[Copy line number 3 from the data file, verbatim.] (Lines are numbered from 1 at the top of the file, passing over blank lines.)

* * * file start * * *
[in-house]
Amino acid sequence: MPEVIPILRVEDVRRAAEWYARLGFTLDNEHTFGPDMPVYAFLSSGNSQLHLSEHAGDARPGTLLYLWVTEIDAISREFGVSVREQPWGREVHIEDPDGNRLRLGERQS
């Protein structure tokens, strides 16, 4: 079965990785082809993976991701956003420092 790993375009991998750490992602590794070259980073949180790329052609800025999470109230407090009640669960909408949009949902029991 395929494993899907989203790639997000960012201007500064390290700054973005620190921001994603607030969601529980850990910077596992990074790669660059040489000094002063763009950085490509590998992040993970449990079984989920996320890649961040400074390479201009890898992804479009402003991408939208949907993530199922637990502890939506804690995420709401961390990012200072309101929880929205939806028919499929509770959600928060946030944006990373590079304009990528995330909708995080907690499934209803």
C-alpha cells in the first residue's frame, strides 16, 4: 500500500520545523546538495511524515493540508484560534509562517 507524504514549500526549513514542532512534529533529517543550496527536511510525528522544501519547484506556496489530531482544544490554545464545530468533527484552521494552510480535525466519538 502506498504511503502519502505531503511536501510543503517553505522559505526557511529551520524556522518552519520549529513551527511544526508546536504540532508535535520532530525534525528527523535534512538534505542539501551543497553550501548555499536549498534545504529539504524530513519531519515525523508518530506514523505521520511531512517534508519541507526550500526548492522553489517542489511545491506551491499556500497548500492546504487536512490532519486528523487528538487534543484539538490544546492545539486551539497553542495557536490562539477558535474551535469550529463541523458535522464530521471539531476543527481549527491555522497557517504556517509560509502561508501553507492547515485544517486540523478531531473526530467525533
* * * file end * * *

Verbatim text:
């Protein structure tokens, strides 16, 4: 079965990785082809993976991701956003420092 790993375009991998750490992602590794070259980073949180790329052609800025999470109230407090009640669960909408949009949902029991 395929494993899907989203790639997000960012201007500064390290700054973005620190921001994603607030969601529980850990910077596992990074790669660059040489000094002063763009950085490509590998992040993970449990079984989920996320890649961040400074390479201009890898992804479009402003991408939208949907993530199922637990502890939506804690995420709401961390990012200072309101929880929205939806028919499929509770959600928060946030944006990373590079304009990528995330909708995080907690499934209803």